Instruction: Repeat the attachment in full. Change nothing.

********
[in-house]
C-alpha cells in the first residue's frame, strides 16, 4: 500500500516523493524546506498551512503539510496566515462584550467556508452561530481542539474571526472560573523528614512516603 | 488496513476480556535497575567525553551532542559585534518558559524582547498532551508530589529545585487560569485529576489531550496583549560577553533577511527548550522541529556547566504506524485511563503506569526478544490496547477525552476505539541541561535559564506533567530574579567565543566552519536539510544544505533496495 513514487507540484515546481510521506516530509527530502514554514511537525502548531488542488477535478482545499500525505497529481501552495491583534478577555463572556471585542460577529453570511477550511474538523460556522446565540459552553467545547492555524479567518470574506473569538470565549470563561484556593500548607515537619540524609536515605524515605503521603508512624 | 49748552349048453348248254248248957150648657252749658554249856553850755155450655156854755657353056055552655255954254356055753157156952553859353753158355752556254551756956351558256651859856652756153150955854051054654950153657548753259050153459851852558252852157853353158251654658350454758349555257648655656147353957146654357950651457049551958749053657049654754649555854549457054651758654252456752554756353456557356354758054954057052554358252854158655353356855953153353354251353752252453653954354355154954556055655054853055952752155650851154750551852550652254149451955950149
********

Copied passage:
[in-house]
C-alpha cells in the first residue's frame, strides 16, 4: 500500500516523493524546506498551512503539510496566515462584550467556508452561530481542539474571526472560573523528614512516603 | 488496513476480556535497575567525553551532542559585534518558559524582547498532551508530589529545585487560569485529576489531550496583549560577553533577511527548550522541529556547566504506524485511563503506569526478544490496547477525552476505539541541561535559564506533567530574579567565543566552519536539510544544505533496495 513514487507540484515546481510521506516530509527530502514554514511537525502548531488542488477535478482545499500525505497529481501552495491583534478577555463572556471585542460577529453570511477550511474538523460556522446565540459552553467545547492555524479567518470574506473569538470565549470563561484556593500548607515537619540524609536515605524515605503521603508512624 | 49748552349048453348248254248248957150648657252749658554249856553850755155450655156854755657353056055552655255954254356055753157156952553859353753158355752556254551756956351558256651859856652756153150955854051054654950153657548753259050153459851852558252852157853353158251654658350454758349555257648655656147353957146654357950651457049551958749053657049654754649555854549457054651758654252456752554756353456557356354758054954057052554358252854158655353356855953153353354251353752252453653954354355154954556055655054853055952752155650851154750551852550652254149451955950149